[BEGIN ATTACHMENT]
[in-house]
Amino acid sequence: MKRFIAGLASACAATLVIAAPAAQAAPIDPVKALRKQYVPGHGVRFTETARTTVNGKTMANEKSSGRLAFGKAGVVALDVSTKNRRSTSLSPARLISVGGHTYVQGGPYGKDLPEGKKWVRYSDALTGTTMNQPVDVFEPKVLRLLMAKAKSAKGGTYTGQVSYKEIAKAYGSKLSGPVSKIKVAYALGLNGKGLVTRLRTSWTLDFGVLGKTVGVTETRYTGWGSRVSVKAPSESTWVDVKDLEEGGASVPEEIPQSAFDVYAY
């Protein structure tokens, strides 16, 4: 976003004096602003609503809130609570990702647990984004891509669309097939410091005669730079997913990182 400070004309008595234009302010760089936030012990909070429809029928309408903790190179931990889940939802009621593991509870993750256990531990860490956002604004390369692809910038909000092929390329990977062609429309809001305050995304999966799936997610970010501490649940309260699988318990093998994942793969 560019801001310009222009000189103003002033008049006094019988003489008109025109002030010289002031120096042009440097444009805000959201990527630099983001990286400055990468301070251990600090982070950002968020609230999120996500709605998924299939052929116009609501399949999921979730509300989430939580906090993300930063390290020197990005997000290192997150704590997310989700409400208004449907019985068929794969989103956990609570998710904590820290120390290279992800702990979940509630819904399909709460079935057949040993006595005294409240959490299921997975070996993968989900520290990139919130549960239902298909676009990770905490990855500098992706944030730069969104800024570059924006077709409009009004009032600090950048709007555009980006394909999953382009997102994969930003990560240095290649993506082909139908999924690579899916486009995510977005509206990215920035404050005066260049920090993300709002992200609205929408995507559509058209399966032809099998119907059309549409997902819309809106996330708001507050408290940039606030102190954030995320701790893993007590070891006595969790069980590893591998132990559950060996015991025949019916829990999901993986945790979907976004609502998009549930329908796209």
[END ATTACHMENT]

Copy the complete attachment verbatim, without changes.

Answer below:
[in-house]
Amino acid sequence: MKRFIAGLASACAATLVIAAPAAQAAPIDPVKALRKQYVPGHGVRFTETARTTVNGKTMANEKSSGRLAFGKAGVVALDVSTKNRRSTSLSPARLISVGGHTYVQGGPYGKDLPEGKKWVRYSDALTGTTMNQPVDVFEPKVLRLLMAKAKSAKGGTYTGQVSYKEIAKAYGSKLSGPVSKIKVAYALGLNGKGLVTRLRTSWTLDFGVLGKTVGVTETRYTGWGSRVSVKAPSESTWVDVKDLEEGGASVPEEIPQSAFDVYAY
């Protein structure tokens, strides 16, 4: 976003004096602003609503809130609570990702647990984004891509669309097939410091005669730079997913990182 400070004309008595234009302010760089936030012990909070429809029928309408903790190179931990889940939802009621593991509870993750256990531990860490956002604004390369692809910038909000092929390329990977062609429309809001305050995304999966799936997610970010501490649940309260699988318990093998994942793969 560019801001310009222009000189103003002033008049006094019988003489008109025109002030010289002031120096042009440097444009805000959201990527630099983001990286400055990468301070251990600090982070950002968020609230999120996500709605998924299939052929116009609501399949999921979730509300989430939580906090993300930063390290020197990005997000290192997150704590997310989700409400208004449907019985068929794969989103956990609570998710904590820290120390290279992800702990979940509630819904399909709460079935057949040993006595005294409240959490299921997975070996993968989900520290990139919130549960239902298909676009990770905490990855500098992706944030730069969104800024570059924006077709409009009004009032600090950048709007555009980006394909999953382009997102994969930003990560240095290649993506082909139908999924690579899916486009995510977005509206990215920035404050005066260049920090993300709002992200609205929408995507559509058209399966032809099998119907059309549409997902819309809106996330708001507050408290940039606030102190954030995320701790893993007590070891006595969790069980590893591998132990559950060996015991025949019916829990999901993986945790979907976004609502998009549930329908796209």